Young workers in Taiwan earn US$1,120 per month: MOL – Focus Taiwan

Young workers in Taiwan earn US$1,120 per month: MOL – Focus Taiwan

Taipei, March 29 (CNA) Young workers in Taiwan earned an average monthly wage of NT$34,019 (US$1,120) in 2022, but a third of them were planning to switch jobs because of dissatisfaction with their pay and benefits, a Ministry of Labor survey has found.

The average wage of NT$34,019 was up 5.4 percent from 2020 and up 24 percent from the 2012 average, according to the survey targeted at employed individuals aged between 15 and 29.

Excluding part-time student workers, non-student young workers earned an average monthly wage of NT$34,918, but a third of them hoped to change jobs mainly due to “salary and benefits that did not meet expectations” and “a lack of career prospects,” the survey found.

Some 65.3 percent of non-student young workers interviewed said they had received two pay hikes on their current jobs, primarily because of their “good performance” and “company policy,” according to the survey.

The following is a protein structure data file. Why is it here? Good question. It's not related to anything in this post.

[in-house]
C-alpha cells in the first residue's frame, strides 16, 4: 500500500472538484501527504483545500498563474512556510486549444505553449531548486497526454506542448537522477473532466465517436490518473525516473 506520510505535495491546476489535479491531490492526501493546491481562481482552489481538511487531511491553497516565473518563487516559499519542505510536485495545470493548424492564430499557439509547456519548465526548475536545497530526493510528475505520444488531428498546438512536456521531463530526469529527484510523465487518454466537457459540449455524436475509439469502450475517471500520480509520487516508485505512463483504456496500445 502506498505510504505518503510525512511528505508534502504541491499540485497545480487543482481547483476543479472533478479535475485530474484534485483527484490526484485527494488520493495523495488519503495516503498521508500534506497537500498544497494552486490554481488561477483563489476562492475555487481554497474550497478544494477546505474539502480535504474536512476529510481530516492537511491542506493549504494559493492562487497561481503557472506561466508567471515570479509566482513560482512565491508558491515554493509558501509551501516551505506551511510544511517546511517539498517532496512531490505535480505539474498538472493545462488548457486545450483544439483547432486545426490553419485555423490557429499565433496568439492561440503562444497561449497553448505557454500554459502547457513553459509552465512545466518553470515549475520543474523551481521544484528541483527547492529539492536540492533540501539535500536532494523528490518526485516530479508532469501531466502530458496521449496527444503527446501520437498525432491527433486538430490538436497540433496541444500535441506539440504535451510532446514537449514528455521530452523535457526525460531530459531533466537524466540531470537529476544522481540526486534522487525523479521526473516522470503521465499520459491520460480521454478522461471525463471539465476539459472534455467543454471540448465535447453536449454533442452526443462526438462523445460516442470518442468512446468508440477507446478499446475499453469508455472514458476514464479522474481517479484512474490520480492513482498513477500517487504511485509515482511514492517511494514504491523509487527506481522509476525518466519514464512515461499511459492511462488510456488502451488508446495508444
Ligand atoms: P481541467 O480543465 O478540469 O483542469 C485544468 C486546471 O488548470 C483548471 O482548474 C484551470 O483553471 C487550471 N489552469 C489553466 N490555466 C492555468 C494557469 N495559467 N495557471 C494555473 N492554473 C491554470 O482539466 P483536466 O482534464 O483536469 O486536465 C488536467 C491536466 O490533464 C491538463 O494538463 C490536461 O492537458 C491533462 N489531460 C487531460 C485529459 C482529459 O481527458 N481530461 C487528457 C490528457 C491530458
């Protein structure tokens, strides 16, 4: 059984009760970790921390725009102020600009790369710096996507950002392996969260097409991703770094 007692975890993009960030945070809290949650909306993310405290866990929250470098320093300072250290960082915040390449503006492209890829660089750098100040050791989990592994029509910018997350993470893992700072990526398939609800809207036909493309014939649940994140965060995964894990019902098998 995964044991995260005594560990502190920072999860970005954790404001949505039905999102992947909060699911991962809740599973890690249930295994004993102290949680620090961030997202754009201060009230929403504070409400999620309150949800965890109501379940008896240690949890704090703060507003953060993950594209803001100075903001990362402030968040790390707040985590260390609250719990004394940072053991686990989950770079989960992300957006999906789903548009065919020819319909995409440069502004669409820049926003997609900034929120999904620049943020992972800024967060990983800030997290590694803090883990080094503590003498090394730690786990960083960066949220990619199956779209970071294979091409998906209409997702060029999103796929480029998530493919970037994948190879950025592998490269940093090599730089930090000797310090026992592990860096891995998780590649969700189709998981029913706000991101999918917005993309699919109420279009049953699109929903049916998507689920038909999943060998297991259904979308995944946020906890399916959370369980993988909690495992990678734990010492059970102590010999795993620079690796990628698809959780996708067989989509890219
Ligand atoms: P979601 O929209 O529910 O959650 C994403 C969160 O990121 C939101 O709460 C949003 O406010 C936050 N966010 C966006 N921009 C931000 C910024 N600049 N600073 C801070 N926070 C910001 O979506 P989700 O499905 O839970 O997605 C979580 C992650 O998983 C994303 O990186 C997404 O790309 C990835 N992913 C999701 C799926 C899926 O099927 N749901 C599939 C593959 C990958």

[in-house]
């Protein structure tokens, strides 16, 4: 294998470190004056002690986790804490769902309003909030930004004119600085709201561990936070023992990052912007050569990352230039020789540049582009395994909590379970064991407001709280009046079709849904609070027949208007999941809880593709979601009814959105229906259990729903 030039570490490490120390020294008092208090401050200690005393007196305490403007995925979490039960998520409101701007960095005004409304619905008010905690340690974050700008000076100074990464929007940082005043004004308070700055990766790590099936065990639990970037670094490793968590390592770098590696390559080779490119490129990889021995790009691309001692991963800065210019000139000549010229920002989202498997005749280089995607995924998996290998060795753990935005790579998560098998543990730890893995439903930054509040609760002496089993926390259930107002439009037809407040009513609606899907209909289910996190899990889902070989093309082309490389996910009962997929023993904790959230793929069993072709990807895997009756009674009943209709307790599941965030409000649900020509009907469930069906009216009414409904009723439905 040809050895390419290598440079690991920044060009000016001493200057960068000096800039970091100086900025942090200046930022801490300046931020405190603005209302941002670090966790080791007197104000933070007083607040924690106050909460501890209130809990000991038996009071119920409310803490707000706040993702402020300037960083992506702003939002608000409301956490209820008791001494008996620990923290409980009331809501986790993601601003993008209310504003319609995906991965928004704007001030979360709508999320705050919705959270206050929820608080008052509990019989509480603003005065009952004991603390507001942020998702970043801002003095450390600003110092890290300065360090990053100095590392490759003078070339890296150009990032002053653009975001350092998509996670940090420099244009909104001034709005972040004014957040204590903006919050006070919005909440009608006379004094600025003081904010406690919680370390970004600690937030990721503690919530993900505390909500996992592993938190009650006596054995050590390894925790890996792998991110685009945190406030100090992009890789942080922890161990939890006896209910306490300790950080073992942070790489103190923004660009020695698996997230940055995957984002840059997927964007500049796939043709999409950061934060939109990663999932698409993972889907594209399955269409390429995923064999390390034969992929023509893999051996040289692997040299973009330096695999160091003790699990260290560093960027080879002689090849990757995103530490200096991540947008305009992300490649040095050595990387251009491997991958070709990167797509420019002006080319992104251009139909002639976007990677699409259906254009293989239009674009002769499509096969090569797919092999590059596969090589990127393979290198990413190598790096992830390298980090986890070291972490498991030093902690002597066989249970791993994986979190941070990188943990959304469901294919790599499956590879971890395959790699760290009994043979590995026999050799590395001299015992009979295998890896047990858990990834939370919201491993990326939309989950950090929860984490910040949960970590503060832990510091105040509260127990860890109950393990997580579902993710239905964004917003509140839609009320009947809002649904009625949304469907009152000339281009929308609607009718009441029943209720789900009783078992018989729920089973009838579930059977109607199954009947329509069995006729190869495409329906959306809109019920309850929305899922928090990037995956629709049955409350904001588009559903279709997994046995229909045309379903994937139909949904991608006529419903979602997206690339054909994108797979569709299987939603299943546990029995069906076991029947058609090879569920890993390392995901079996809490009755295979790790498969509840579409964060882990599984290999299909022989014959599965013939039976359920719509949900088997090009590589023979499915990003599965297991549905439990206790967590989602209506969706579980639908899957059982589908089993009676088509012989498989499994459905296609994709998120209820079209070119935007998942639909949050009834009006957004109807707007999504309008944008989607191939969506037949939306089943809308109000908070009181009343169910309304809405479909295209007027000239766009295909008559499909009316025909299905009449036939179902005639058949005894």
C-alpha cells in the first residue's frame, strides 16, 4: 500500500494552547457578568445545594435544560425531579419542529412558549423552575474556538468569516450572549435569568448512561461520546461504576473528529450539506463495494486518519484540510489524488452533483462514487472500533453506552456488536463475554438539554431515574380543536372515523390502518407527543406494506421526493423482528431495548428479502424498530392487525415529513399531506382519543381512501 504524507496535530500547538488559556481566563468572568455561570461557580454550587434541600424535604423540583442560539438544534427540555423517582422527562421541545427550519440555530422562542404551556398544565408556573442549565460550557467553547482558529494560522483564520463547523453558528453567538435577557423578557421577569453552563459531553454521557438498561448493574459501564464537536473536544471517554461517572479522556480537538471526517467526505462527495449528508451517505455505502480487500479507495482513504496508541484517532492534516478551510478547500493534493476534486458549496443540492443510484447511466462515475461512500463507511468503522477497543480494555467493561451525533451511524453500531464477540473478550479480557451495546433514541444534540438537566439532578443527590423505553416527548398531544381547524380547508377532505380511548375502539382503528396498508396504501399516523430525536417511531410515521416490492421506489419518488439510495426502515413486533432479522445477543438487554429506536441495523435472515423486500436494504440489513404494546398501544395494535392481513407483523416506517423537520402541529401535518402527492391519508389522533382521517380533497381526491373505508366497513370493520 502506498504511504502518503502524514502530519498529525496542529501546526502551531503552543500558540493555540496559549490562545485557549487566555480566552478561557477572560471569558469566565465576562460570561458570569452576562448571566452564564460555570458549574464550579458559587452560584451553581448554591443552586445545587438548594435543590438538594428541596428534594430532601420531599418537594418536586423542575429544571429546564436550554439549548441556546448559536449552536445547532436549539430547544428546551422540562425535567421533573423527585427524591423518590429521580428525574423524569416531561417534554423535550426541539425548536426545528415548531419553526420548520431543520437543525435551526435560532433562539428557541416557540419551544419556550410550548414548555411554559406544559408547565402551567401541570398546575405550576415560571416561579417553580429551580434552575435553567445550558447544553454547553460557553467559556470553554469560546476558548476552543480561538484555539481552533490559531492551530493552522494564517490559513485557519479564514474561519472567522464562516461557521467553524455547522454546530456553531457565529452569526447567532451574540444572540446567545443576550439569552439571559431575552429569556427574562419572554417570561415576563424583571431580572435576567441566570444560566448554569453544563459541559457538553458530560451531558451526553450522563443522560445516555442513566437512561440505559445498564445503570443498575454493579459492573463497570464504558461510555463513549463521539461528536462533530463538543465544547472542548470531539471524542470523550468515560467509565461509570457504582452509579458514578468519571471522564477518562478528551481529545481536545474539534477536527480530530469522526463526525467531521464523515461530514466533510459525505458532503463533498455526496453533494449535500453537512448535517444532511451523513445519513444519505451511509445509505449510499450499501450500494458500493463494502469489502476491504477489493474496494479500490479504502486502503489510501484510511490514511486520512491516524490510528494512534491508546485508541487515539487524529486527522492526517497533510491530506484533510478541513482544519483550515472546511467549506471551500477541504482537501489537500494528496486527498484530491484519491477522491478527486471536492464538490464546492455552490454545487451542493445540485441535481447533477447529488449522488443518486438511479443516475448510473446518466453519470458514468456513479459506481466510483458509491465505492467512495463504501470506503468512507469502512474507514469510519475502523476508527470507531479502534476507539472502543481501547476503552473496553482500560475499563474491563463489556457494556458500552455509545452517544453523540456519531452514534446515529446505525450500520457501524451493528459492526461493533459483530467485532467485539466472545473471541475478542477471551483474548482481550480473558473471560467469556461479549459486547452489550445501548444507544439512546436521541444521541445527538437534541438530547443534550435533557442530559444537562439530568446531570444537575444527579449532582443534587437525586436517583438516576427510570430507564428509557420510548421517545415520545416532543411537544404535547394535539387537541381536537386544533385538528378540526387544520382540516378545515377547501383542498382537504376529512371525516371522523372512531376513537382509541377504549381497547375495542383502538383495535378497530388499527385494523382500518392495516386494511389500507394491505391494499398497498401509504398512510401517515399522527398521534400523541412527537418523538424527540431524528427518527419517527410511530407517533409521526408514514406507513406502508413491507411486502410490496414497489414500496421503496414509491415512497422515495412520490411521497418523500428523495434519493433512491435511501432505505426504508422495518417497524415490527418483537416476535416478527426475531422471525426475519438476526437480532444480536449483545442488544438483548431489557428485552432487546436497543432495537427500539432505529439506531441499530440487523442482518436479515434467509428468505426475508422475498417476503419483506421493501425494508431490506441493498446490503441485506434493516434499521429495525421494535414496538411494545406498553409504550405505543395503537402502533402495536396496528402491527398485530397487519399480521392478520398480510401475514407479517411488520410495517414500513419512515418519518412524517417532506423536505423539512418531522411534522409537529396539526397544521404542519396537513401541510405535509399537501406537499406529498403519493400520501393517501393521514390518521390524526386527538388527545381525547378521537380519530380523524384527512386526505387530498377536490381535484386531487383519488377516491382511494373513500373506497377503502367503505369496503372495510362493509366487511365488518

Young workers, excluding student part-timers, said they had an average of 2.1 jobs after joining the workforce at an average age of 21.4, with 42.6 percent saying they have never changed jobs. Some 3.2 percent said they had switched jobs five times.

Working overseas?

While 76.8 percent of Taiwan’s young workers had no plans to work overseas, the remaining 23.2 percent said they were interested in getting hired in the United States, Canada, Australia/New Zealand, Europe and Northeast Asia.

Around 23.5 percent of young female workers expressed an interest in working abroad, slightly higher than 22.7 percent of young male workers, the survey showed.

The results of the survey released Wednesday were based on 4,029 valid samples collected in October and November 2022 from employed individuals aged between 15 and 29.

According to a human resources study by the Directorate General of Budget, Accounting and Statistics, there were 2.078 million young workers in Taiwan in 2022, down by 116,000 from 10 years ago.

The agency attributed the fall to Taiwan’s declining birth rates and the spread of higher education.

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